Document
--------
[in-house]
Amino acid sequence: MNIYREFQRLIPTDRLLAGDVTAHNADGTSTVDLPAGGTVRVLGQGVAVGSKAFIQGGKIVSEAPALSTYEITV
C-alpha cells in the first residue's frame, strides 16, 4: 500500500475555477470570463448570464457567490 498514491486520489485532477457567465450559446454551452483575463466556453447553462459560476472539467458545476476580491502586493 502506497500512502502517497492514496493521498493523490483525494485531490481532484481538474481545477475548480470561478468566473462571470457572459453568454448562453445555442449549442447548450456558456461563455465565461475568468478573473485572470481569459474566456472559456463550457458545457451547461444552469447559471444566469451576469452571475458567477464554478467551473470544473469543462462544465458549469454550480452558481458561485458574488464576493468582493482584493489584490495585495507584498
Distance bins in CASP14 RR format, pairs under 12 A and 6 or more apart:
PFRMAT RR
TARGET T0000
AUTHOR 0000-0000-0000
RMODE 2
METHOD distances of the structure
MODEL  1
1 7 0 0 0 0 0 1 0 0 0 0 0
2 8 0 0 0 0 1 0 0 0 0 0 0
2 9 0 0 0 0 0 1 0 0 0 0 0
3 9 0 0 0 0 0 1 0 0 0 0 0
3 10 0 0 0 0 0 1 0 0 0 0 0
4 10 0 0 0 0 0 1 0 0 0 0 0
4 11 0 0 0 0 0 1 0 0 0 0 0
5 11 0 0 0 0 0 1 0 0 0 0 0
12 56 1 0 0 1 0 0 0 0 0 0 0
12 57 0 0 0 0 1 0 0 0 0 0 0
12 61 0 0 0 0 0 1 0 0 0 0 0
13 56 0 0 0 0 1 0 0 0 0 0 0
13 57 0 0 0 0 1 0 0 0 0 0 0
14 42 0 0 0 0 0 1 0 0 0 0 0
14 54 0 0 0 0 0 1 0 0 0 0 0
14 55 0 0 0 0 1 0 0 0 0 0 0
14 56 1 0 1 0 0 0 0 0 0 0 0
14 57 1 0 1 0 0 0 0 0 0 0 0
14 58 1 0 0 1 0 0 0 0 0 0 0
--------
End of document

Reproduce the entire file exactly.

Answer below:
[in-house]
Amino acid sequence: MNIYREFQRLIPTDRLLAGDVTAHNADGTSTVDLPAGGTVRVLGQGVAVGSKAFIQGGKIVSEAPALSTYEITV
C-alpha cells in the first residue's frame, strides 16, 4: 500500500475555477470570463448570464457567490 498514491486520489485532477457567465450559446454551452483575463466556453447553462459560476472539467458545476476580491502586493 502506497500512502502517497492514496493521498493523490483525494485531490481532484481538474481545477475548480470561478468566473462571470457572459453568454448562453445555442449549442447548450456558456461563455465565461475568468478573473485572470481569459474566456472559456463550457458545457451547461444552469447559471444566469451576469452571475458567477464554478467551473470544473469543462462544465458549469454550480452558481458561485458574488464576493468582493482584493489584490495585495507584498
Distance bins in CASP14 RR format, pairs under 12 A and 6 or more apart:
PFRMAT RR
TARGET T0000
AUTHOR 0000-0000-0000
RMODE 2
METHOD distances of the structure
MODEL  1
1 7 0 0 0 0 0 1 0 0 0 0 0
2 8 0 0 0 0 1 0 0 0 0 0 0
2 9 0 0 0 0 0 1 0 0 0 0 0
3 9 0 0 0 0 0 1 0 0 0 0 0
3 10 0 0 0 0 0 1 0 0 0 0 0
4 10 0 0 0 0 0 1 0 0 0 0 0
4 11 0 0 0 0 0 1 0 0 0 0 0
5 11 0 0 0 0 0 1 0 0 0 0 0
12 56 1 0 0 1 0 0 0 0 0 0 0
12 57 0 0 0 0 1 0 0 0 0 0 0
12 61 0 0 0 0 0 1 0 0 0 0 0
13 56 0 0 0 0 1 0 0 0 0 0 0
13 57 0 0 0 0 1 0 0 0 0 0 0
14 42 0 0 0 0 0 1 0 0 0 0 0
14 54 0 0 0 0 0 1 0 0 0 0 0
14 55 0 0 0 0 1 0 0 0 0 0 0
14 56 1 0 1 0 0 0 0 0 0 0 0
14 57 1 0 1 0 0 0 0 0 0 0 0
14 58 1 0 0 1 0 0 0 0 0 0 0